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Construction Law

Replacement Checks, Preference and the “New Value” Defense in Bankruptcy

An NSF check may be immune to preference claims, but not the cashier’s check that replaces it.

In the early 1990s, Endo Steel subcontracted with JWJ Contracting to supply and install rebar on a runway project at Sky Harbor. In the middle of the project, JWJ gave Endo a bad check in exchange for an unconditional lien release. By accepting the check and simultaneously executing the unconditional release, Endo unwittingly gave up important rights in JWJ’s later bankruptcy. Acceptance of the bad check was the first step in a long and painful lesson to which all subcontractors should pay close attention.

 

This article appeared in the February 2006 issue of "The Construction Advisor" published by Lang & Klain, P.C.


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When JWJ fell behind on its payments to subcontractors, the subcontractors threatened to demand payment from Continental Insurance, which had issued a payment bond to JWJ. In response to Endo’s demand, on April 14, 1994, JWJ paid Endo $194,000. In exchange, Endo immediately executed an unconditional lien waiver, giving up its rights to payment from Continental Insurance. JWJ’s check to Endo bounced. Endo stopped work and told JWJ that it would not resume work until it received certified funds. On May 2, JWJ replaced the bad check it had given to Endo with a cashier’s check. Endo resumed its work on the project.

On July 1, 1994, JWJ entered bankruptcy under Chapter 11 and continued to operate for two more months before closing its doors. The Chapter 11 was converted to a Chapter 7, and a Trustee was appointed. Nearly three years later, in February 1997, the Trustee filed a preference action against Endo because Endo had received its payment from JWJ during the 90-day period preceding JWJ’s bankruptcy filing. Endo sought dismissal of the preference claim, arguing that, when it executed the unconditional lien waiver in exchange for JWJ’s payment and waived its rights to make claims against Continental Insurance, new value was created for JWJ. (One of the defenses to a preference claim is that, in exchange for its payment to a creditor, the debtor received “new value,” and the estate was not diminished by the payment to the creditor.) The Bankruptcy Court agreed and dismissed the Trustee’s preference claims against Endo. The Trustee appealed to the U.S. Bankruptcy Appellate Panel (BAP) for the Ninth Circuit.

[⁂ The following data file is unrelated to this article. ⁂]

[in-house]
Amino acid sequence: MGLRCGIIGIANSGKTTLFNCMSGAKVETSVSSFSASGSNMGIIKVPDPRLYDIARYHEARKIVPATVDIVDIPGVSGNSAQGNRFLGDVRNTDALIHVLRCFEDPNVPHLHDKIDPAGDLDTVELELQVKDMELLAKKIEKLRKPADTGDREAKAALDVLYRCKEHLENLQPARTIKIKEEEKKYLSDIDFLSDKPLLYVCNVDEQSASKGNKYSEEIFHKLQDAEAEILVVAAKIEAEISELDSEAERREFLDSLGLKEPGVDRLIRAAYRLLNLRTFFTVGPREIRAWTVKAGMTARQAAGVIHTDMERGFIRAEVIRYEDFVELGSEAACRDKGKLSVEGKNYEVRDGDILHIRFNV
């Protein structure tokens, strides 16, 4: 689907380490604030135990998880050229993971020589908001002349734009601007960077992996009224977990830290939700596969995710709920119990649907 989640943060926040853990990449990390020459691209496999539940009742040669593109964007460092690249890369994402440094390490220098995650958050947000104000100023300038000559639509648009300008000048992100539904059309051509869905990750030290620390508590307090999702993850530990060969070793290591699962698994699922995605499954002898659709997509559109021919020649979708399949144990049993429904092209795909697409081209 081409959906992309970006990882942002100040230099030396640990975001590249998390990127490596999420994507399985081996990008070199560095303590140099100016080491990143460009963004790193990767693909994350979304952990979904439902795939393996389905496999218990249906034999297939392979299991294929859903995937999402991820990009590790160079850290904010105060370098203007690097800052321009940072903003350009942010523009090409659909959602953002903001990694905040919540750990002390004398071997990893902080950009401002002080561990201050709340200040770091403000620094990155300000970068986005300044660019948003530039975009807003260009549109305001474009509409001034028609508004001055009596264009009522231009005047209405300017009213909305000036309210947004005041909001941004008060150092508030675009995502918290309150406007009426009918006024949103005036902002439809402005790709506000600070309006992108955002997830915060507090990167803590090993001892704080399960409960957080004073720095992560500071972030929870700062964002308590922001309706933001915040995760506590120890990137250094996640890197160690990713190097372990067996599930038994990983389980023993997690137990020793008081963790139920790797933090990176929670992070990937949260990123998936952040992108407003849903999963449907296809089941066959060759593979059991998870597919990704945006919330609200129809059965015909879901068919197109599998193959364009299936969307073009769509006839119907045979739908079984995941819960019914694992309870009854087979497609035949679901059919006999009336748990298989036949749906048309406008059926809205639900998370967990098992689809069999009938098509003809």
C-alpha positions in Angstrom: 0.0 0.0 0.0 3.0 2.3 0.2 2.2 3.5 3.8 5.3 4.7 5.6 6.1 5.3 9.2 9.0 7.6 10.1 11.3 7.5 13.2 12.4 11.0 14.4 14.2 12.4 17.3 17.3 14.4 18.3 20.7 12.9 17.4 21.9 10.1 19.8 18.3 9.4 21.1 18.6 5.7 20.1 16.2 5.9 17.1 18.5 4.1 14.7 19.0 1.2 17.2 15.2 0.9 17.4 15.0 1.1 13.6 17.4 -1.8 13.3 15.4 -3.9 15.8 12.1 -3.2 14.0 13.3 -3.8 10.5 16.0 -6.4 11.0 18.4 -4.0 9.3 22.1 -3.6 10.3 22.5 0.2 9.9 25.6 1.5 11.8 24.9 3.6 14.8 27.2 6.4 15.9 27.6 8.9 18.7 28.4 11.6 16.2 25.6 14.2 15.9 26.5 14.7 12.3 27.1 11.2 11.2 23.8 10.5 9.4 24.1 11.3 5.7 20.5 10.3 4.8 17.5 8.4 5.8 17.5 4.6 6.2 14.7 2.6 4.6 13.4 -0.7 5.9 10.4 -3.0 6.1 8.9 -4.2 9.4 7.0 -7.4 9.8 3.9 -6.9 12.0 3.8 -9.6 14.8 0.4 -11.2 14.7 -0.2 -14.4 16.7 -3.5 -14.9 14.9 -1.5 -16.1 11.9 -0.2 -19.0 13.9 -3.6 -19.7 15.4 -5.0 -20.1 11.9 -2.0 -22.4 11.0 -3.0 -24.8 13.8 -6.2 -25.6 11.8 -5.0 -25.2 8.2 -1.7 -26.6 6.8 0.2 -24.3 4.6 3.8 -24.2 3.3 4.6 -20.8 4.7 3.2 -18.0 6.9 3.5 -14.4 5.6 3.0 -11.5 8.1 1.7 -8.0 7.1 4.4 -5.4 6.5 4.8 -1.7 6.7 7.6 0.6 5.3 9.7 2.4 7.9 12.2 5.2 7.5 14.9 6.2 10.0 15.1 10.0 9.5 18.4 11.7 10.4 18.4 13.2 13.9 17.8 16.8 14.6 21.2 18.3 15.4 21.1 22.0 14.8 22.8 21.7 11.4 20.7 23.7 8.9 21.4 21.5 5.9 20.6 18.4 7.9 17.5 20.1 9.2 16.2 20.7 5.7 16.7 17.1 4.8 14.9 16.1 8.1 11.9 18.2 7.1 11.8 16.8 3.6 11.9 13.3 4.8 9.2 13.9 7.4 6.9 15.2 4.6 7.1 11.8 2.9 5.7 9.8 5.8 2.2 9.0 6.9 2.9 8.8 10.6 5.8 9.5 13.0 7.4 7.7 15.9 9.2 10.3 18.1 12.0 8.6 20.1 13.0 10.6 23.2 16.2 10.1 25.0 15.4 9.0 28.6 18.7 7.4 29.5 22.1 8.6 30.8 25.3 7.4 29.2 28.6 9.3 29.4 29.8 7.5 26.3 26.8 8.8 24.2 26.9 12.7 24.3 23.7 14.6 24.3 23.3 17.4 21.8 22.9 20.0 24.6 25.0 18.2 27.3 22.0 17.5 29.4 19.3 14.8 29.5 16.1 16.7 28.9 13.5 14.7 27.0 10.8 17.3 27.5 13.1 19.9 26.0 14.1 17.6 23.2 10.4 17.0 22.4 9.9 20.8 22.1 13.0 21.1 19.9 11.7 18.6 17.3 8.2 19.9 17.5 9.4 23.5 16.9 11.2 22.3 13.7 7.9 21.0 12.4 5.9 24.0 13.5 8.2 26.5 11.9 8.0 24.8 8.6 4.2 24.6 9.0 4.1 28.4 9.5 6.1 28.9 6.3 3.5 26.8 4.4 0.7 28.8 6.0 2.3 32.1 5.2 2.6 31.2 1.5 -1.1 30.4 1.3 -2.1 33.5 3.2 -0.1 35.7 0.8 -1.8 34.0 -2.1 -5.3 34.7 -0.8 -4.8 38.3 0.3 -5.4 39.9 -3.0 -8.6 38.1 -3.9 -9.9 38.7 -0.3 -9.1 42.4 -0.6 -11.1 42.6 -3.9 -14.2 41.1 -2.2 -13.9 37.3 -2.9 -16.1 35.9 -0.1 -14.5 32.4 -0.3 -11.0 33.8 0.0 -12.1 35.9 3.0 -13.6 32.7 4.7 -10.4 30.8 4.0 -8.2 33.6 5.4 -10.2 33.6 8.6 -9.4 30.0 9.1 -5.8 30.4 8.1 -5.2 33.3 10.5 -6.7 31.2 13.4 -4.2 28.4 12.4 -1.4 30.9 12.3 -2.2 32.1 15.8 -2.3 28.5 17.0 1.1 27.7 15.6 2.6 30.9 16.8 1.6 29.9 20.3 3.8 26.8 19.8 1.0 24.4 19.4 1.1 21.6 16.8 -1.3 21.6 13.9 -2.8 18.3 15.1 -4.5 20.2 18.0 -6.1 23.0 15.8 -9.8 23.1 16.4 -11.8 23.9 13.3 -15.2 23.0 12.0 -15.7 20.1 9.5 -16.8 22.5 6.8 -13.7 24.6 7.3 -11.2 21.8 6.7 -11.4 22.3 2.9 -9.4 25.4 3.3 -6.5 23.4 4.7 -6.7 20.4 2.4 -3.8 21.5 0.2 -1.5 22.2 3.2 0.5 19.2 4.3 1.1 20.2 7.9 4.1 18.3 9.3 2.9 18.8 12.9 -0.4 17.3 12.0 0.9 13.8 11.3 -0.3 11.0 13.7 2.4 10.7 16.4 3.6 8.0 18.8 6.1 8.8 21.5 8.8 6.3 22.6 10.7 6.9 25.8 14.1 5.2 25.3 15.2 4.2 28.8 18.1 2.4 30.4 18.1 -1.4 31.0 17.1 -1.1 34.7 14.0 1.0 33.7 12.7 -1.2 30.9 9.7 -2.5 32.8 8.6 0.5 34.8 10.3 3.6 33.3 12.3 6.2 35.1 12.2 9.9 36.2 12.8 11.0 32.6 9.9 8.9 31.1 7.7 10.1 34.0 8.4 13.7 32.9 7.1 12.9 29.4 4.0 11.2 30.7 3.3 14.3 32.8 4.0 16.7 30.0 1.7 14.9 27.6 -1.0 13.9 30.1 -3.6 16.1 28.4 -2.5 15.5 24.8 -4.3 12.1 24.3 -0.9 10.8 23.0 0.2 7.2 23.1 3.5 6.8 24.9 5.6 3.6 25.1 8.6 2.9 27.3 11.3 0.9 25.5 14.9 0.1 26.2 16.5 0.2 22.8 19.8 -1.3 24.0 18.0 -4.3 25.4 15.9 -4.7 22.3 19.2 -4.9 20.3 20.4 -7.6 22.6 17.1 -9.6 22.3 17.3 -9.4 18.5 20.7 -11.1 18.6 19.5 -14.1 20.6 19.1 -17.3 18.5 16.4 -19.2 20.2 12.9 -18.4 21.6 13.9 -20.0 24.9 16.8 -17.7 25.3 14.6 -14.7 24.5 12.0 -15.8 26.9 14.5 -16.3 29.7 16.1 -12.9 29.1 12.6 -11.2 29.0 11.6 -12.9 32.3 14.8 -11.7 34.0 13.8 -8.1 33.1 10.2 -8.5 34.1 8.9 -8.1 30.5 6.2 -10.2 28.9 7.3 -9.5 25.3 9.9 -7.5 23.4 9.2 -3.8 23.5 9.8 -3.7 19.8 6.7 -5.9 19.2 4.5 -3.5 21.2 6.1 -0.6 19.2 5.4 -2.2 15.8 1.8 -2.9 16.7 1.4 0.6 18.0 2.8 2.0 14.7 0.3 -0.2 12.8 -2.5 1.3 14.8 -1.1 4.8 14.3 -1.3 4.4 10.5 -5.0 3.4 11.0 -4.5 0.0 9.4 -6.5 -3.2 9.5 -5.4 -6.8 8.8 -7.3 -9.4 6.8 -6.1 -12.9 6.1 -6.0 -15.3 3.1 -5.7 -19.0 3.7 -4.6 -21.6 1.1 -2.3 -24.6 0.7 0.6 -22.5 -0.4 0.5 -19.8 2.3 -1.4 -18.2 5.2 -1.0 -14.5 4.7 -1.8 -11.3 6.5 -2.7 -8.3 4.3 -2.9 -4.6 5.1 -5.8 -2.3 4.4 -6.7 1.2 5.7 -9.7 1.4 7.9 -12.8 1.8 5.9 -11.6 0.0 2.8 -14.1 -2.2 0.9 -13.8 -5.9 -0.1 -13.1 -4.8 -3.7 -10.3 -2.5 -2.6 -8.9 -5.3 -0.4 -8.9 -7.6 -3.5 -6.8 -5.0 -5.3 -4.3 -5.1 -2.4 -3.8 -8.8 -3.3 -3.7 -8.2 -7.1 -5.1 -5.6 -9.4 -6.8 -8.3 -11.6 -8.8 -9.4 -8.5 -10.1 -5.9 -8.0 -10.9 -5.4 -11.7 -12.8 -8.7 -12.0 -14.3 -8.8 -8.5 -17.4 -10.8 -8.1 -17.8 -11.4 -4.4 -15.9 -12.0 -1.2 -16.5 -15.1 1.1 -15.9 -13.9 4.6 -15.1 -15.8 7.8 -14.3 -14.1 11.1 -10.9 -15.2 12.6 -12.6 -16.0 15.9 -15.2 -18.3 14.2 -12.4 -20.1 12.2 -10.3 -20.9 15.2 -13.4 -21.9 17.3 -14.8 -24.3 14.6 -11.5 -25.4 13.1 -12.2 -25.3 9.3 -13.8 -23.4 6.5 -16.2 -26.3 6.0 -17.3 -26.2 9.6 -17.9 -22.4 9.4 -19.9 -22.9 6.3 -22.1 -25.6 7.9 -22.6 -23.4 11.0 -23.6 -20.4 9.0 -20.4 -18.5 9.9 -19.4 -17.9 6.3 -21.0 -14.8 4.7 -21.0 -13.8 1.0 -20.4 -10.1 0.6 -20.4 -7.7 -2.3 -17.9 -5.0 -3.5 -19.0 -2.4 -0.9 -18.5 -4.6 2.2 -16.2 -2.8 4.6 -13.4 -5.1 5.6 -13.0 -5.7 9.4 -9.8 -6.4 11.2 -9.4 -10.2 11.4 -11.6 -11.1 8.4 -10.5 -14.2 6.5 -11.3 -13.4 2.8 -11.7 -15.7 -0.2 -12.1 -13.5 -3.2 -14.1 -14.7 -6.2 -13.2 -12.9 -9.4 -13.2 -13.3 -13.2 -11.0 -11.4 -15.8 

Reversal. In 2002, the BAP reversed the Bankruptcy Court’s decision in favor of Endo and remanded the Trustee’s action for a new hearing. The BAP reversal was based on its reasoning that Endo waived its lien rights, including the right to pursue payment from Continental Insurance at the time it received the bad check. Thus, when Endo received the replacement check, it no longer had any lien rights to release. Therefore, JWJ did not receive any new value in exchange for the cashier’s check.

Endo appealed, without success, to the U.S. Ninth Circuit Court of Appeals. In its 2005 ruling, the Ninth Circuit upheld the BAP’s finding that the unconditional lien waiver that Endo executed in exchange for JWJ’s NSF check did not provide a valid “contemporaneous ‘new value’” defense for the cashier’s check that Endo received a few days later. Joining other circuits that have ruled in comparable cases, the Court went on to conclude that the debtor’s issuance of a bad check “transforms what would have been a contemporaneous exchange … into a credit transaction.” (Emphasis added.)

In other words, if JWJ’s first check to Endo had cleared the bank, Endo could have successfully defended against the preference action based on the “new value” it gave to JWJ in the form of its lien release. In effect, the cashier’s check that Endo received from JWJ was not a payment to Endo in exchange for its delivery of goods and services. According to the BAP and the Ninth Circuit, the cashier’s check satisfied a new obligation to Endo that JWJ created when its first check bounced. Since JWJ received no new value in exchange for its cashier’s check (as it had when Endo waived its right to pursue payment from Continental Insurance), that replacement payment became vulnerable to the Trustee’s preference claim.

Subcontractors should protect themselves from Endo’s fate by requiring the owner or general contractor to make payment in certified funds when unconditional lien releases are used, and by always using conditional releases when the owner or general contractor is paying with anything but certified funds.